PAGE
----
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Union, 109 Move Closer to Deal

Both sides made compromises beyond the last and final offer presented to each other. Click on the links in the third paragraph from the bottom to read each side's final offer.

Hours after giving their last and final offer to a federal mediator Thursday, representatives of the and moved closer to an agreement at the negotiating table.

One thing that is certain is the final offers that will soon be released to the public have been modified by additional compromise, according to union President Dennis Jensen and District 109 School Board member Steve Schwartz. They are part of the negotiating teams.

The other thing that is certain is DEA and District representatives will meet one more time April 2 based on timing strictures of Illinois law.

Once the Union declared an impasse March 8, both sides were required to submit their last and final offer by 4 p.m. Thursday. The mediation session began shortly after that and more concessions were made by both teams.

For the first time, Schwartz revealed the District wants to reduce automatic increases in teacher compensation from the percentages in the expired contract while the union wants an increase in base pay.

Under the expired contract, teachers get automatic pay increases for years of experience and additional education.

“We want to change the schedule because it is not sustainable,” Schwartz said. “We are not suggesting a change for increased education. Some of the increases (in the expired contract) could be as high as six percent.”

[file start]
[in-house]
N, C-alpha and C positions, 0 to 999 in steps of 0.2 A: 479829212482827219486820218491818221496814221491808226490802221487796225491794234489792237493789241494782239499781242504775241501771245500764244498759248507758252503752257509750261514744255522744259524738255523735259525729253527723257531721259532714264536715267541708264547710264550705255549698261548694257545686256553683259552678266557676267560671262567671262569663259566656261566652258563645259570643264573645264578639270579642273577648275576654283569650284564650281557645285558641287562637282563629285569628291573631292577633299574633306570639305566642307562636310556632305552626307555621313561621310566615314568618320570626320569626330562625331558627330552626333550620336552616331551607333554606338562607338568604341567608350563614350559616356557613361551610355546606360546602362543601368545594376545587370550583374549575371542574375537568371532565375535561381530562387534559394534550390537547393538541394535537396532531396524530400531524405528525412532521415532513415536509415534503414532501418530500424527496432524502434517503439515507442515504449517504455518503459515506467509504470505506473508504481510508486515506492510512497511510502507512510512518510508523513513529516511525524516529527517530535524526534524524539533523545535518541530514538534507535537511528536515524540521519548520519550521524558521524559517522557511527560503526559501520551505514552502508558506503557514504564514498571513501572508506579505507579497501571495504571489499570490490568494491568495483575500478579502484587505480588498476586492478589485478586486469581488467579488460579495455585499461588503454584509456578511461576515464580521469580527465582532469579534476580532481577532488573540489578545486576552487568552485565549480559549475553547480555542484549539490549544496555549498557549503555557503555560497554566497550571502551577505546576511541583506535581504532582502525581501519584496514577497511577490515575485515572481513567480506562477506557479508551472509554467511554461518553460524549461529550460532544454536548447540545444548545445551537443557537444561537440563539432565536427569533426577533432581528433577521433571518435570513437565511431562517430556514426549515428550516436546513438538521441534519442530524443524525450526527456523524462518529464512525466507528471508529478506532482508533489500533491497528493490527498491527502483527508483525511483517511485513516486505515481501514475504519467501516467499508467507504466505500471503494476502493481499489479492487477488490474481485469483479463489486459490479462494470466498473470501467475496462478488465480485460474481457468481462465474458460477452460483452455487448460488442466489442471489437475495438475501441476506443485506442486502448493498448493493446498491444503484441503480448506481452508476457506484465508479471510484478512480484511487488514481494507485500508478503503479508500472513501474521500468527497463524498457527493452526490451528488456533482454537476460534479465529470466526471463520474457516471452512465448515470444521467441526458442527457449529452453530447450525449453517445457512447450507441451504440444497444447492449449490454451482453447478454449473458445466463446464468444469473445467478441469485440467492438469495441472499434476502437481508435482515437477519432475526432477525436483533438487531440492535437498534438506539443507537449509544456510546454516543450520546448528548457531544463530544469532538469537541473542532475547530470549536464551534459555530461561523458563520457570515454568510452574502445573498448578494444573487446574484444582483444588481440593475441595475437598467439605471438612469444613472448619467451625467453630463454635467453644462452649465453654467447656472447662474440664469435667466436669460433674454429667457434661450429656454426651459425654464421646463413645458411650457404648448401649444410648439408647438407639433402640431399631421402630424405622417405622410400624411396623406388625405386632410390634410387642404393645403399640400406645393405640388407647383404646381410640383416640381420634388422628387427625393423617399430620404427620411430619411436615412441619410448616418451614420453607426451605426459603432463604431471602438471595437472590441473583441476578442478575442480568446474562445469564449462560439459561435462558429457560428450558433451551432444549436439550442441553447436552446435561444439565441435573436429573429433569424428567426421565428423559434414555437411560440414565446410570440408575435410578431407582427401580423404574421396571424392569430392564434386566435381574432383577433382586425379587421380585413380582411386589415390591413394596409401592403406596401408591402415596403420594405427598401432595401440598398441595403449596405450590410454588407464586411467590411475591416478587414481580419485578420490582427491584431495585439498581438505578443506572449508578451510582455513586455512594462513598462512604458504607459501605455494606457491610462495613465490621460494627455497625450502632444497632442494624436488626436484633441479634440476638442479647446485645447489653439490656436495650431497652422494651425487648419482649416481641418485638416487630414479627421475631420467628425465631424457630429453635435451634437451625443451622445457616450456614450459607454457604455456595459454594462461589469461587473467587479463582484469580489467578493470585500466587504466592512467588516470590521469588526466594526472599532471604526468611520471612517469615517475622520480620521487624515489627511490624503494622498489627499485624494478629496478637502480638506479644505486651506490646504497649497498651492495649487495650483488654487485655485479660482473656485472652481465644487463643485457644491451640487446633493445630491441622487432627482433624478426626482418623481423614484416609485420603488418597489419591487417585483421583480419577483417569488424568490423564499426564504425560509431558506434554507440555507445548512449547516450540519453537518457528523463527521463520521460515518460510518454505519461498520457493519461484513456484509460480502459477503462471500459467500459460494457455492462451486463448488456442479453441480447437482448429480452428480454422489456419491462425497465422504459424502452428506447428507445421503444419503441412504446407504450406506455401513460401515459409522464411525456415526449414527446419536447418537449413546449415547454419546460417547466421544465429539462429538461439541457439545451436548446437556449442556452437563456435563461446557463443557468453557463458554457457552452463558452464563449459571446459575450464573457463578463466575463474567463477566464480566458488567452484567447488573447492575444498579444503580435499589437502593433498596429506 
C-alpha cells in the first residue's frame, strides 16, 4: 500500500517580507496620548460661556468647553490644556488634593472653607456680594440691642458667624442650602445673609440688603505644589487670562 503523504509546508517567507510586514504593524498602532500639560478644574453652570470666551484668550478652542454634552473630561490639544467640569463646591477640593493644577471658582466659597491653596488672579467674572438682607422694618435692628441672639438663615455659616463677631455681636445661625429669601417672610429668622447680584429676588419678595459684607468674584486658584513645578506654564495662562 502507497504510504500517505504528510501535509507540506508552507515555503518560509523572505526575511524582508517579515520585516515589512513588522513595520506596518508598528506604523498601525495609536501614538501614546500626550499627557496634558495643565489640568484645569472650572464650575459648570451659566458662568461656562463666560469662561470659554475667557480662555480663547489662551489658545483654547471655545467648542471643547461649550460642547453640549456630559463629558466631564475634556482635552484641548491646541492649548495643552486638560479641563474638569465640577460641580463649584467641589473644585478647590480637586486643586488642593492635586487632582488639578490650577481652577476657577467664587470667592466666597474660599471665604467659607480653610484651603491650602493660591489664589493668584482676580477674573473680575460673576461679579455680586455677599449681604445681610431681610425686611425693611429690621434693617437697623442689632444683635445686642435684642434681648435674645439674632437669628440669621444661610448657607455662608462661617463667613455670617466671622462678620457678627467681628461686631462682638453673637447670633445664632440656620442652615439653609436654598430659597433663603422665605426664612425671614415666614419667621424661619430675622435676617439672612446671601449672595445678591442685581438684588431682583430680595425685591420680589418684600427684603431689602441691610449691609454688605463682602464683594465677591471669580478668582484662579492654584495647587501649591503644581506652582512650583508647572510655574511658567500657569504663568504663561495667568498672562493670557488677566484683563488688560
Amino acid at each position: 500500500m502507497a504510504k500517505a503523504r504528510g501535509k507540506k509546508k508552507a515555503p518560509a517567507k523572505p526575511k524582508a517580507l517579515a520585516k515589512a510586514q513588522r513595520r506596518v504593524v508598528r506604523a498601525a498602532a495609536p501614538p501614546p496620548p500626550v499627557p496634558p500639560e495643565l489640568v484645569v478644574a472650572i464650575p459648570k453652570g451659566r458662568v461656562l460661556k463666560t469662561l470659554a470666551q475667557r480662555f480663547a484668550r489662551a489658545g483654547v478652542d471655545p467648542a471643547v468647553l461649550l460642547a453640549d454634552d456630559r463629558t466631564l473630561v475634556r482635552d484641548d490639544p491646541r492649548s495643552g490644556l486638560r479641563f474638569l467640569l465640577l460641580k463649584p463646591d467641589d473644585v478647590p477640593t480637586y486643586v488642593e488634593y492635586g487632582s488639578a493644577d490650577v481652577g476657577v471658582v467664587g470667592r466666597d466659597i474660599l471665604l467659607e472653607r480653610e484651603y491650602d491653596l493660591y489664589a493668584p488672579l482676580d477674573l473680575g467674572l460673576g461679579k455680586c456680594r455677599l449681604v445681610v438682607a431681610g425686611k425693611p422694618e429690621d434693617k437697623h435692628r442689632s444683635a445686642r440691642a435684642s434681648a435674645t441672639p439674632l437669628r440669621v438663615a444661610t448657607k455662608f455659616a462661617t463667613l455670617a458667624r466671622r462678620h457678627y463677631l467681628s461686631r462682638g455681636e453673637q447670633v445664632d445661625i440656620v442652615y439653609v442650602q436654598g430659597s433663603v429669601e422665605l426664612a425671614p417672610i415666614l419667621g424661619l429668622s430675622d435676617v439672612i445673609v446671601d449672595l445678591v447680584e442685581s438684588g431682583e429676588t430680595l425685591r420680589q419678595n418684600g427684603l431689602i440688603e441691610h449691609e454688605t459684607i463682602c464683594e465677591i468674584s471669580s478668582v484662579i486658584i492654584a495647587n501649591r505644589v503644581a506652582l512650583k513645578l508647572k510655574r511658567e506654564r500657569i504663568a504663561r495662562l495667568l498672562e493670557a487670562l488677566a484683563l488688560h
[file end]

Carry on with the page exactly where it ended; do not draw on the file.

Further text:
Despite more progress on non financial issues than on compensation, Jensen stressed they are all important. He believes the teachers have earned a raise.

“We work very hard at what we do,” Jensen said. “The Board would like people to think it is about money. They have put away $5 million last year and this year there will be more.” Jensen thinks some of that money should be used for an increase in base pay.

Jensen stressed compensation was only one of the major issues remaining on the table. “This is about all the issues; special education, evaluations and benefits, not just money. Evaluations are very important,” he said.

Both sides came closer on special education and teacher evaluations. Special education, which has been one of the major issues, appears closer to resolution, particularly in the middle schools, according to Schwartz.

Jensen believes the sides will be closer if some of union's most recent suggestions are accepted by the District.

“We made compromises (in the latest counter proposal) on special education based on the improvements in the middle schools,” Jensen said of referring to an .

Schwartz agreed with Jensen’s assessment. “We’re very close on special education,” he said. “We have to review the proposal before us,” he added referring to the latest modification from the union.